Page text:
RIP, Carl Reiner


I just heard that Carl Reiner has died.  He was 98 years old and he was one of the funniest men who ever lived.

By creating The Dick Van Dyke Show, Reienr redefined the American sitcom and made writing comedy seem like the most wonderful and rewarding job that someone could hope to have.  Not only do you get to be funny 24 hours a day but you also get to marry Laura Petrie.  In many ways, Reiner was responsible for a generation of writers flocking to New York City with dreams of writing for Saturday Night Live and Norman Lear.

Reiner was also an actor, a film director, and an always-entertaining talk show guest.  For many, he will also be forever known as the man who interviewed the 2000 Year Old Man.  In these interviews, Reiner asked questions to a 2000 year old man, who was played by Mel Brooks and who would largely improvise his answers.  This was a skit that Reiner and Brooks developed (mostly as an inside joke) while they were both writing for Your Show Of Shows.  It went on to become a beloved comedy classic and it is often cited as being the ideal comedy sketch.  Though Reiner played the “straight man” in the 200 Year Old Man routine, his contribution was just as important as Brooks’s.  Brooks may have gotten the most laughs with his improvised answers but Reiner always instinctively knew the right questions to ask.

Here they are performing it in 1967:

Carl Reiner, R.I.P.

Scenes That I Love: Putting On The Ritz From Young Frankenstein (Happy Birthday, Mel Brooks!)


Today, Mel Brooks is 94 years old!

Mel Brooks.  What can you say Mel Brooks?  Not only did he help to redefine American comedy but he was also responsible for bringing David Lynch to Hollywood.  Brooks was the one who hired Lynch to direct The Elephant Man.  It can probably be argued that, if not for Brooks, Lynch’s feature film career would have begun and ended with Eraserhead.  Brooks not only hired Lynch but also protected him for studio interference.  When the execs tried to make Lynch remove two surrealistic sequences from The Elephant Man, Brooks stood up to them.  When they requested a more conventional biopic, Brooks defended Lynch’s vision and the result was one of the best films ever made.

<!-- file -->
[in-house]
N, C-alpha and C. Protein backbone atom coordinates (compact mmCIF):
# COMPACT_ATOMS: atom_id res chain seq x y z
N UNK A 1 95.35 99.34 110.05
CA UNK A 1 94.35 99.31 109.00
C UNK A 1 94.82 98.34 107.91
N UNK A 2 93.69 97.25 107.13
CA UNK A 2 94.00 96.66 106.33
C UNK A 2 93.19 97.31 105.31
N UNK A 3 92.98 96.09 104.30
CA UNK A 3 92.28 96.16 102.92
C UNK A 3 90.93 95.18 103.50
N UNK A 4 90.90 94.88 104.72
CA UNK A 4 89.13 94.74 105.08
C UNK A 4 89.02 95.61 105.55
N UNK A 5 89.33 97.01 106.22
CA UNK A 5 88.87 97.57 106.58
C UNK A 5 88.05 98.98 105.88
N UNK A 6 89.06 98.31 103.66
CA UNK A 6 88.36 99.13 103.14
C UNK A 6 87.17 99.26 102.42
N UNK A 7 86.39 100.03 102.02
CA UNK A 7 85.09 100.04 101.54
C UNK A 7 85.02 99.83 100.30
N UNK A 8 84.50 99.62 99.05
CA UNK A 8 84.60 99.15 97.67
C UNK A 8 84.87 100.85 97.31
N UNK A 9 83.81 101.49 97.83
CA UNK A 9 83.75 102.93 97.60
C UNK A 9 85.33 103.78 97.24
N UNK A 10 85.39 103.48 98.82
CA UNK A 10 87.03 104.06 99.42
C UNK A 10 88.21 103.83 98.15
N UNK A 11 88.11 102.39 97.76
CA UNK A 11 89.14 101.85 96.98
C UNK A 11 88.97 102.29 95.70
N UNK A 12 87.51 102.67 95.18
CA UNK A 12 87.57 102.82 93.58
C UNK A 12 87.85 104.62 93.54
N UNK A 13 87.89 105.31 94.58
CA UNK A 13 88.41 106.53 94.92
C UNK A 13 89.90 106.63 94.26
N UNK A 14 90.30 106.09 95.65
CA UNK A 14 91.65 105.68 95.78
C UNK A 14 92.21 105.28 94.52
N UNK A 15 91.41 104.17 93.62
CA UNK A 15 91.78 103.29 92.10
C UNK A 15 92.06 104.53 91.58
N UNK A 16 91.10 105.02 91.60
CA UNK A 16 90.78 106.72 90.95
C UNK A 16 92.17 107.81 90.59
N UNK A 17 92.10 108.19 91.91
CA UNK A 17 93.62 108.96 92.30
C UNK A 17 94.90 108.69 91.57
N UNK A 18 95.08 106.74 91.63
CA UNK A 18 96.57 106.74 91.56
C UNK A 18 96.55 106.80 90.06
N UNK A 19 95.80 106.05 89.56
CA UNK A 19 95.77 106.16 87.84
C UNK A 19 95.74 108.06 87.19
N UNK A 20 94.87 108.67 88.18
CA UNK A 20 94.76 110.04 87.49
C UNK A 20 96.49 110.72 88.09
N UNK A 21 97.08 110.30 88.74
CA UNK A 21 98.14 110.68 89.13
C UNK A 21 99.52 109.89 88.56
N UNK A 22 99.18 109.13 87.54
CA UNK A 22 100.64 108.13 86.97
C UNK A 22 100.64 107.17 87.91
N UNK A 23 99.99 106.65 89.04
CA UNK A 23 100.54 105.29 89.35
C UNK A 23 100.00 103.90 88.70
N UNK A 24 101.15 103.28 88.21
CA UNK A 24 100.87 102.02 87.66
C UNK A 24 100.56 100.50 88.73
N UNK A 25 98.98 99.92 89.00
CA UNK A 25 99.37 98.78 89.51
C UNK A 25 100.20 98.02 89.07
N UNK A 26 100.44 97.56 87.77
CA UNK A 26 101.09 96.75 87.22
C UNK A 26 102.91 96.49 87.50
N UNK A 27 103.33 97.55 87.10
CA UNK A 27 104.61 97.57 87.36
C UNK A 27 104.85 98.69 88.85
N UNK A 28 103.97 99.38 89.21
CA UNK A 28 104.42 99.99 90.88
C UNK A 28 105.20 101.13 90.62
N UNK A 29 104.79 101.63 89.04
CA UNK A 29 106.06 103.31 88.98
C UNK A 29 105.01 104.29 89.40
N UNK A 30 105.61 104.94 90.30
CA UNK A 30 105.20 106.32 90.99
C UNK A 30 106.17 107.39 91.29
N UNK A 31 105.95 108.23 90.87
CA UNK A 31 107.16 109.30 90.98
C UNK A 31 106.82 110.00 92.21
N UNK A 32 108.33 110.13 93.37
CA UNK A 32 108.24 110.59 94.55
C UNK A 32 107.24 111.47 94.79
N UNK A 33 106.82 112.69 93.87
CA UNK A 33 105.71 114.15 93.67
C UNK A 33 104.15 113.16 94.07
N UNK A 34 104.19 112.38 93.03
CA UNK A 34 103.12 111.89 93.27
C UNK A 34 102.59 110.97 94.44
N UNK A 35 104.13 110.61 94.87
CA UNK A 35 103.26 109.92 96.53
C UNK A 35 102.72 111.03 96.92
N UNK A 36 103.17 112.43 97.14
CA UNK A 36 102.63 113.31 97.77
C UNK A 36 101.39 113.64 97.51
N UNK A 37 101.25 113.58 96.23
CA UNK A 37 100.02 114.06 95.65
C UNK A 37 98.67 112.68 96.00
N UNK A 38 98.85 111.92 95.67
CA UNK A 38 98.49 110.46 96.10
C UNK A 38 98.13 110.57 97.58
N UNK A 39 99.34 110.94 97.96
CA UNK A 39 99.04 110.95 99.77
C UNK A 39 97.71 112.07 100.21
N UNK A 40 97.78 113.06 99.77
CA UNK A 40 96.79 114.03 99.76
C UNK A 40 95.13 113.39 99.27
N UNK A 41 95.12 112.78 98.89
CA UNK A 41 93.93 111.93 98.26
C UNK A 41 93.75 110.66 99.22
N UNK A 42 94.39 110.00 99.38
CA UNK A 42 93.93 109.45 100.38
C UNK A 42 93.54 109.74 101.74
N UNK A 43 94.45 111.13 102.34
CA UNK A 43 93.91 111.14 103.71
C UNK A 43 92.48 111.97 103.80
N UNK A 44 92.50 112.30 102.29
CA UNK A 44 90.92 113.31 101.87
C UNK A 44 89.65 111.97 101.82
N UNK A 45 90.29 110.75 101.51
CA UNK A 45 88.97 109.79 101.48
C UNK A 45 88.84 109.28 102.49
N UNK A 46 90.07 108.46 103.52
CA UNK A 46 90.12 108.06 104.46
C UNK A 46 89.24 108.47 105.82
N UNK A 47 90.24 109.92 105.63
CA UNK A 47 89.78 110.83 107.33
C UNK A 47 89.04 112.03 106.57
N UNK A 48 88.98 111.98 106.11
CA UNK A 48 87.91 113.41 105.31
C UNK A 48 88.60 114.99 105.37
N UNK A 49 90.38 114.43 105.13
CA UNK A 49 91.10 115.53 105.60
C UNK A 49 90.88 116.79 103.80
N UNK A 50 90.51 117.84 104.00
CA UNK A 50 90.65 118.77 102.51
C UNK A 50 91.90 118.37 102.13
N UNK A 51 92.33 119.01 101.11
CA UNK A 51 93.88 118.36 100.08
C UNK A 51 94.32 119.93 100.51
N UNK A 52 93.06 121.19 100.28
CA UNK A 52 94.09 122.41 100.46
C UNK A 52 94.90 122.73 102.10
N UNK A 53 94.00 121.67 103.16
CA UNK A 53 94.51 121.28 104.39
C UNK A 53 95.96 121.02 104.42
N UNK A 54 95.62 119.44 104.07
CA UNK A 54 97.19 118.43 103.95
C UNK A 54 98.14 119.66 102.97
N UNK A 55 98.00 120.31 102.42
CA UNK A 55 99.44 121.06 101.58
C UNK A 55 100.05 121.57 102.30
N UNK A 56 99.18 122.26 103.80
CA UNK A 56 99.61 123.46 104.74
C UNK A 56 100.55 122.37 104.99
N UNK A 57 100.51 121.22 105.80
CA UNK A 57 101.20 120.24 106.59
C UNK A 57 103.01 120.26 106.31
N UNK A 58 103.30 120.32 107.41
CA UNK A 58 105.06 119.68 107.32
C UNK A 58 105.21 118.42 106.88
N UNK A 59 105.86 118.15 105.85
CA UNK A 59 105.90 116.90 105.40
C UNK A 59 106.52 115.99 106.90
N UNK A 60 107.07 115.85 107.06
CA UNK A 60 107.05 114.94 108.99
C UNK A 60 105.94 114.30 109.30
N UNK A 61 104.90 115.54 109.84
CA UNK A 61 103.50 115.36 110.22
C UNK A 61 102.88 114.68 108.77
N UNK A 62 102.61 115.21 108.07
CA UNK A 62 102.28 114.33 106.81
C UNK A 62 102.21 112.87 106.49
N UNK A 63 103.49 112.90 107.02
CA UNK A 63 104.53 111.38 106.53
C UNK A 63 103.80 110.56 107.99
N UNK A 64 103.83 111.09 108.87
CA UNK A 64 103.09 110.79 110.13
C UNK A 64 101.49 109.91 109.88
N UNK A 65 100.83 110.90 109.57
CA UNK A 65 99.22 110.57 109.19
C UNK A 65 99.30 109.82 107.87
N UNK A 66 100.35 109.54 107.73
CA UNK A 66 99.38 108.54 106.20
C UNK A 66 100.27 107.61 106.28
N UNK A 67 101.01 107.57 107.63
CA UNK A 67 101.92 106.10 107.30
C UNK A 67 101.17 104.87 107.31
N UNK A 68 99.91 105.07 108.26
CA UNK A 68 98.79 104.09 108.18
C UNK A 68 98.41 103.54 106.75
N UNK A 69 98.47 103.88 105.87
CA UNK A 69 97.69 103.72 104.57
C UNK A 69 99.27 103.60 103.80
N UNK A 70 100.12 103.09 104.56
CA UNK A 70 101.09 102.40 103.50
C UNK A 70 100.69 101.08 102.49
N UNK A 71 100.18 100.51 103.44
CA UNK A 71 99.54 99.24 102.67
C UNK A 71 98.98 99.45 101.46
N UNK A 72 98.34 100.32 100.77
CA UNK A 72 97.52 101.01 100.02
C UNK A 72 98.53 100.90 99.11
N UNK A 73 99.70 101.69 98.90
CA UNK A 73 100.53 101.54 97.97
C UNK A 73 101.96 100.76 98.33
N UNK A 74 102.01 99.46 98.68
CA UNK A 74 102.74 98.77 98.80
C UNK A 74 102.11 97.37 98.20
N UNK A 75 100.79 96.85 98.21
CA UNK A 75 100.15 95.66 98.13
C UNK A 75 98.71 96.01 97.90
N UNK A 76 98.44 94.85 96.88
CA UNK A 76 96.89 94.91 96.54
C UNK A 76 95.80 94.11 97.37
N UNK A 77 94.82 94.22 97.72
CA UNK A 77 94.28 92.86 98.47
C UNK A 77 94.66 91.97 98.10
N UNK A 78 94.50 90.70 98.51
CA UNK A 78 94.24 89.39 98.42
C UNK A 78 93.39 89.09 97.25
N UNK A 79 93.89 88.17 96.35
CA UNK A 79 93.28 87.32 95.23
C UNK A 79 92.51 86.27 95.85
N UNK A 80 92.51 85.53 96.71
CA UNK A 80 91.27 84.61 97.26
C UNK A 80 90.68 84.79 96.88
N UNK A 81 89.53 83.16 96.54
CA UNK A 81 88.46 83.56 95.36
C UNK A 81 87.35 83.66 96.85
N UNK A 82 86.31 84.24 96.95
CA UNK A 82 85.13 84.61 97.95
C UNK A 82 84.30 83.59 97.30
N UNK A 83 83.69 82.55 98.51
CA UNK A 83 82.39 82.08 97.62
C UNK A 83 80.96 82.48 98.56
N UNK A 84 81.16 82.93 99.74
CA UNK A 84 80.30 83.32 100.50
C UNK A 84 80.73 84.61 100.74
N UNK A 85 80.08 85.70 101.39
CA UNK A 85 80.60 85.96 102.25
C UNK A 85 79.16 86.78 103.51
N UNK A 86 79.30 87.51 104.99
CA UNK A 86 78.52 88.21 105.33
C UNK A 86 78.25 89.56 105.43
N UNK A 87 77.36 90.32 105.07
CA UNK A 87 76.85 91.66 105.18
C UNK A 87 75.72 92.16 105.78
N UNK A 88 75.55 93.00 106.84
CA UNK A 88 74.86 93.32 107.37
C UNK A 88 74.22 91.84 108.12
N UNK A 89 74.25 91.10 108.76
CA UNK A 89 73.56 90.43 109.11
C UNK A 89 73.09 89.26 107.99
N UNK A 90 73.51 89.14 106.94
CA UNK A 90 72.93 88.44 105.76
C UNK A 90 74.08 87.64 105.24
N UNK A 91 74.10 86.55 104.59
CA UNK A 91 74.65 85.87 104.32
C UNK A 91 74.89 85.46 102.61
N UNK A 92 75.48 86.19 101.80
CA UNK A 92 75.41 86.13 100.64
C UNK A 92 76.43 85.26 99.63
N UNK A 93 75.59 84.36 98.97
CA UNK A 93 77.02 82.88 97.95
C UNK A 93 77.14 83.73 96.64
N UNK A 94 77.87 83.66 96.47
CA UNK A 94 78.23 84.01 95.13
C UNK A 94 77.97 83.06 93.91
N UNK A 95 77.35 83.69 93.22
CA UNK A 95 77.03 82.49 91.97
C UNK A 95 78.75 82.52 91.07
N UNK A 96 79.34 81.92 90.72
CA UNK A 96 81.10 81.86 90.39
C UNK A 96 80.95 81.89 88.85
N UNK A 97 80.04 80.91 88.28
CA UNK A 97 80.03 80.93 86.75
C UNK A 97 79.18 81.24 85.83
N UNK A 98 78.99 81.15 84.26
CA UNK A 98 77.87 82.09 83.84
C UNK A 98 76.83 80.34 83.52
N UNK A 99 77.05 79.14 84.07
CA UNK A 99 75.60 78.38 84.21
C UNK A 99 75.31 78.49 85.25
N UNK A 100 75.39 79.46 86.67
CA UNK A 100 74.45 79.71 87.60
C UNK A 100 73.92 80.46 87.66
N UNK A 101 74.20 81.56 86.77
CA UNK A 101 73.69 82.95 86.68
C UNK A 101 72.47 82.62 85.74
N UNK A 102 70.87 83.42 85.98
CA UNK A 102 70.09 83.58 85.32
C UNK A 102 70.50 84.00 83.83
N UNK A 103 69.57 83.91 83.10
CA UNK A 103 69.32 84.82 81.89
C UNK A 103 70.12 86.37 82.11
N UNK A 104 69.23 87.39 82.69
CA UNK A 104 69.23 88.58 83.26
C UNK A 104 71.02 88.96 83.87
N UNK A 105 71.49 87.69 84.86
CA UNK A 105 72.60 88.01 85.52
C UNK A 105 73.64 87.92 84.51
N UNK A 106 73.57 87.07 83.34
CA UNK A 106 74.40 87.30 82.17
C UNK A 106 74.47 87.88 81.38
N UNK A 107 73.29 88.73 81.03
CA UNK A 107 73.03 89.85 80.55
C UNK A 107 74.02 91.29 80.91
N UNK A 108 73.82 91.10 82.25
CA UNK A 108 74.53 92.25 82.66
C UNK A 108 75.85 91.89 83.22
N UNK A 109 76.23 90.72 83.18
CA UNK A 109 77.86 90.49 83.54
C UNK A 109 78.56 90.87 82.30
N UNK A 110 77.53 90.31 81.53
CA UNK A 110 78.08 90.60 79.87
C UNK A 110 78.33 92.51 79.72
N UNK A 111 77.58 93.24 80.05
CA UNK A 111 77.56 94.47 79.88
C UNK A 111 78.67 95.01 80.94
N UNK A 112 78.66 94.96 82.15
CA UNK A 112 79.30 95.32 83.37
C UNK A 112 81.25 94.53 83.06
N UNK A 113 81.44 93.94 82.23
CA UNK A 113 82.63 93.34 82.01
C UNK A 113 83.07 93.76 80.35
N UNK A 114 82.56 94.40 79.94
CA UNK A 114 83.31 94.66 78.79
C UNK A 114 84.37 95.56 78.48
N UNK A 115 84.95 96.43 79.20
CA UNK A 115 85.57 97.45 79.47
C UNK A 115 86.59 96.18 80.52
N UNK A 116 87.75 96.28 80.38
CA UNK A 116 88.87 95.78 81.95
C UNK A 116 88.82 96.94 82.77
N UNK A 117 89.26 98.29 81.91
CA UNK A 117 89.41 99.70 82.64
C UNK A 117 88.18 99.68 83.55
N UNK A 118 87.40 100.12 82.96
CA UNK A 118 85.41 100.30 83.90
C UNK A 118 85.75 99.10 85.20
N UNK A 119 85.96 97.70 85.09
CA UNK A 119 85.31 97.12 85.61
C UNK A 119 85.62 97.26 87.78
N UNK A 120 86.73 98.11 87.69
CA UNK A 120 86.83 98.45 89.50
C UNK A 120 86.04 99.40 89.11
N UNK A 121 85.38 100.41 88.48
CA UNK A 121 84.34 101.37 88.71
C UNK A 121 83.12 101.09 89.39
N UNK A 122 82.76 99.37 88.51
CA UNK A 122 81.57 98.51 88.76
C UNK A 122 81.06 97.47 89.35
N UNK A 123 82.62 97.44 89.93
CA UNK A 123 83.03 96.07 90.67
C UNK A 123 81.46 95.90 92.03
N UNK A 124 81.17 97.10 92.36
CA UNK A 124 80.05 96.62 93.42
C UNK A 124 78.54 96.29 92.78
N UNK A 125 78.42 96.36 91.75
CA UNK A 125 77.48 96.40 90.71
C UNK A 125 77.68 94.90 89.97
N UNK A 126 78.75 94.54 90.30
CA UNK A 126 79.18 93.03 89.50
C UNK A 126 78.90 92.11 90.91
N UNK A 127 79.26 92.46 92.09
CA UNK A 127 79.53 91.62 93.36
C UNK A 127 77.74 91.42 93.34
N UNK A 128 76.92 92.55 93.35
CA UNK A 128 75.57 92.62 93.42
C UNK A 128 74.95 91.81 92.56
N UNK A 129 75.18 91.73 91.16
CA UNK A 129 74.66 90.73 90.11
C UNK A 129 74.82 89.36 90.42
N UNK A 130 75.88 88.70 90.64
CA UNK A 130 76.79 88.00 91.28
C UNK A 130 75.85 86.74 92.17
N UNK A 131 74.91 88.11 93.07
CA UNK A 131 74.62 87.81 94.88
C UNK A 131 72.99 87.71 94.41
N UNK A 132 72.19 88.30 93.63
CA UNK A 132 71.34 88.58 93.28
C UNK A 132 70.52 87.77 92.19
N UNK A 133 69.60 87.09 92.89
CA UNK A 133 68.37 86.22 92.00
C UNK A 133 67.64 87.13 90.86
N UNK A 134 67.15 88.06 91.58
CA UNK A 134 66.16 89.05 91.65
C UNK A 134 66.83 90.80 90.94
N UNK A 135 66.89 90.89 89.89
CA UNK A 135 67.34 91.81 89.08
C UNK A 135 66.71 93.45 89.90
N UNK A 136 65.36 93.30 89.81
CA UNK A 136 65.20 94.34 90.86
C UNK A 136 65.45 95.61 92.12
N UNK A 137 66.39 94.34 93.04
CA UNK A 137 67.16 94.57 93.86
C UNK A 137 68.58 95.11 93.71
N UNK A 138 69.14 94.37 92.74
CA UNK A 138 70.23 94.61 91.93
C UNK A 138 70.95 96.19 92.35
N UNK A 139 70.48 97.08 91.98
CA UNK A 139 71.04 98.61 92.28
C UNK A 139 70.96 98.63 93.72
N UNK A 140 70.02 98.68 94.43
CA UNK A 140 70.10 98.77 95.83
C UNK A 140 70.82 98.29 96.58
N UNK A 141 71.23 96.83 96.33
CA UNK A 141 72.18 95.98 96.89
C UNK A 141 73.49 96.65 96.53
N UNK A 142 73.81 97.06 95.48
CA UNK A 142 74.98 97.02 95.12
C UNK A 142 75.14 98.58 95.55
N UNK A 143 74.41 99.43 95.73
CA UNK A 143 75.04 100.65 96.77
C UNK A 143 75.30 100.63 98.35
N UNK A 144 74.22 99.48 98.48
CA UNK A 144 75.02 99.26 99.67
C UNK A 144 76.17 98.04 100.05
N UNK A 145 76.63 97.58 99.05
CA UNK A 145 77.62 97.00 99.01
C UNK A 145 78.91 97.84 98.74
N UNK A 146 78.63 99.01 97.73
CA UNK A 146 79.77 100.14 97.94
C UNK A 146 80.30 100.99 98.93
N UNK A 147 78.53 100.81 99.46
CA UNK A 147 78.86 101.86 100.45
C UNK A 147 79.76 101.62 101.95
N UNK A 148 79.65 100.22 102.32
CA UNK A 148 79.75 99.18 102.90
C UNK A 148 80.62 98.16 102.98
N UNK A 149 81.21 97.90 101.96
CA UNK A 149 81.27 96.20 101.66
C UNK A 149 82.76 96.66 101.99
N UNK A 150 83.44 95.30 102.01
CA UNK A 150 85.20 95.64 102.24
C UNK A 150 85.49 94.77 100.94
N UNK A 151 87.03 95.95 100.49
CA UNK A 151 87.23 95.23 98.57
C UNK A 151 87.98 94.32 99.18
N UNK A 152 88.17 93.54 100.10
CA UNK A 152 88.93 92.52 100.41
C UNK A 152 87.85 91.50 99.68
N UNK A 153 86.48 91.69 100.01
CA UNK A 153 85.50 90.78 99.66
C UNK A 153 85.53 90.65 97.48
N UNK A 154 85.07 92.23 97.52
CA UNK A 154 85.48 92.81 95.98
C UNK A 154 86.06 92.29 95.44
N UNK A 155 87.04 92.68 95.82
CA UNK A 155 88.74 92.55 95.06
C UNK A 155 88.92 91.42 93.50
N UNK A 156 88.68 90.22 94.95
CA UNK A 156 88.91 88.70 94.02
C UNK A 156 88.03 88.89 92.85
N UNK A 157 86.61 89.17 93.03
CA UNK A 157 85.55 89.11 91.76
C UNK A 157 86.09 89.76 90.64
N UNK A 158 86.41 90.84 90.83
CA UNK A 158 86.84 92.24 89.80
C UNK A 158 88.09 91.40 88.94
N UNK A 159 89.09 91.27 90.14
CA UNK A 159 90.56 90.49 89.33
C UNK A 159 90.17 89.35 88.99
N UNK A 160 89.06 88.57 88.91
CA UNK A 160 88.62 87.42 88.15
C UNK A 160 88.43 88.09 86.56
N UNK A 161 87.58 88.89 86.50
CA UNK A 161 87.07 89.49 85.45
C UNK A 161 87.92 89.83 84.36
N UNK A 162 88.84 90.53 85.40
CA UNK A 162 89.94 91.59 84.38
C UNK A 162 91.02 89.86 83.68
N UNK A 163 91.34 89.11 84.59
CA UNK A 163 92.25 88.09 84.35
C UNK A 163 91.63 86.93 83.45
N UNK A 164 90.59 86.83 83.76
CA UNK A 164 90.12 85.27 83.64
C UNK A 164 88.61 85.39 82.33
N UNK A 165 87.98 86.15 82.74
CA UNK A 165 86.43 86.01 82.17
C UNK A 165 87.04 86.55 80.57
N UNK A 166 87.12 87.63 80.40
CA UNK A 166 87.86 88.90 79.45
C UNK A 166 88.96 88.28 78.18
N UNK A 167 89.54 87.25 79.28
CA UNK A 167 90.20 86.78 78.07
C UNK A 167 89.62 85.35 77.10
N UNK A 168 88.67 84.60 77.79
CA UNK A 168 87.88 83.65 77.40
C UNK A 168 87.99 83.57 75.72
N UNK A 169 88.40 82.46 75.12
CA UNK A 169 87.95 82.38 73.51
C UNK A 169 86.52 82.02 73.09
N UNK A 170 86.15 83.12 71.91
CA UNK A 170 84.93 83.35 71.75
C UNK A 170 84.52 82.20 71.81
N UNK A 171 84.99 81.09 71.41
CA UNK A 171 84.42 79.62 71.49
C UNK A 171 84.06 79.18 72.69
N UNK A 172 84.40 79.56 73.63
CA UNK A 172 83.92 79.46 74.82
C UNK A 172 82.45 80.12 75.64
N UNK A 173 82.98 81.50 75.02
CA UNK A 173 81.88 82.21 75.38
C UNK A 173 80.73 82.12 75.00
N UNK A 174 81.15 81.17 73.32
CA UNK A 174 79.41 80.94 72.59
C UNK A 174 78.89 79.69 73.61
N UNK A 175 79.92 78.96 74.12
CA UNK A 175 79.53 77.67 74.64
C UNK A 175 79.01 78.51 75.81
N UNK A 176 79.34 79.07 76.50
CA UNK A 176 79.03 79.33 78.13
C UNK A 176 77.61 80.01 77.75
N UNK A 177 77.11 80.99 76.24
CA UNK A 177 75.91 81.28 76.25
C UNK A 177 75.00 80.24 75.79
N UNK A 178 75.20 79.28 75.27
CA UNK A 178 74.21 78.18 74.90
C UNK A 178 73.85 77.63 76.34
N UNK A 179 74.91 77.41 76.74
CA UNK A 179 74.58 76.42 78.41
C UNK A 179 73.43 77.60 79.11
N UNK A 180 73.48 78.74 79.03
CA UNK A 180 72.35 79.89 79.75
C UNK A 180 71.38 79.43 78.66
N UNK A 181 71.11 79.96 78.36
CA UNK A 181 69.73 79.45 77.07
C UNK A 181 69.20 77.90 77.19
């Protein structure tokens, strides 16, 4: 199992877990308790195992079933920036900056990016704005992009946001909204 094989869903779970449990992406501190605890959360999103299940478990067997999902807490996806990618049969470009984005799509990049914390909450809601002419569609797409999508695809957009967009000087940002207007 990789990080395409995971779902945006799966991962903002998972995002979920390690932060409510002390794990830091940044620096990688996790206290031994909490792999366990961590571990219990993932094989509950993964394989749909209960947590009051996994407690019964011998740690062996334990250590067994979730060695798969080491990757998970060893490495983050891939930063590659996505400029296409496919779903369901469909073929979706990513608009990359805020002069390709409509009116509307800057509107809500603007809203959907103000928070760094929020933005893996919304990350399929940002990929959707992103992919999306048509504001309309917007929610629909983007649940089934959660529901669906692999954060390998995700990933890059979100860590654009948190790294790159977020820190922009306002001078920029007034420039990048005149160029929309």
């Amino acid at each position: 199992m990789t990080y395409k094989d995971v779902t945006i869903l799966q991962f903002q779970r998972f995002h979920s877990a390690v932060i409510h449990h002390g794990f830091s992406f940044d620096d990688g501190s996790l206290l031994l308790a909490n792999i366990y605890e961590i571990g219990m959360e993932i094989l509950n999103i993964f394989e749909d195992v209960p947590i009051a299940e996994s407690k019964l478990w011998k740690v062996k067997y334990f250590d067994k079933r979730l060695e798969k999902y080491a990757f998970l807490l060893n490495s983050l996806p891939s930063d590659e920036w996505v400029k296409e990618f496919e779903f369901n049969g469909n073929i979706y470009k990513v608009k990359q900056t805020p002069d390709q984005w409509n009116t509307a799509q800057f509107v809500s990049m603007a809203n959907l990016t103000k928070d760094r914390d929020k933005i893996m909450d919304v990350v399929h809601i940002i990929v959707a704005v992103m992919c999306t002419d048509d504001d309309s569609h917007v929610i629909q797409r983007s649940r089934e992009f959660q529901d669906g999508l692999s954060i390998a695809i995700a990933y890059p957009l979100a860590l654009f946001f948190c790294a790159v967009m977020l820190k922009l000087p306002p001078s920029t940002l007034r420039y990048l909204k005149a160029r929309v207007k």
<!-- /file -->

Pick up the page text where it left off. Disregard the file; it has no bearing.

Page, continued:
Of course, Brooks isn’t listed in the credits of The Elephant Man.  Though he produced the film, he went uncredited because he didn’t want people to assume that the movie was a comedy.  By doing so, Brooks missed out on an Oscar nomination but he also ensured that the film was taken seriously.  It’s hard not to respect someone who was willing to go uncredited to help make the film a success.

Though Brooks, as a producers, was responsible for a number of serious films, there’s a reason why Brooks is associated with comedy.  He’s a very funny man and he directed some very funny films.  In honor of Mel Brooks, here’s a scene that I love from 1974’s Young Frankenstein.

Happy birthday, Mel Brooks!

Horror Scenes That I Love: Frankenstein and his Creation Put On The Ritz From Young Frankenstein


This scene from 1974’s Young Frankenstein is not only funny but kinda poignant and sad.  I mean, you can tell that the Monster (Peter Boyle) is trying so hard to do a good job and what does it get him?  Not only does the audience turn on him but even his creator (Gene Wilder) starts yelling at him.

I mean, considering that the Monster had only been alive for a few days, I think he deserves a lot of credit for handling the performance as well as could be expected!  To me, the true monsters in this scene are the theater patrons who apparently brought cabbages and other vegetables with them to the theater.  I mean, you don’t pack a salad unless you’re planning on using it.

The performers didn’t have a chance.

Enjoy!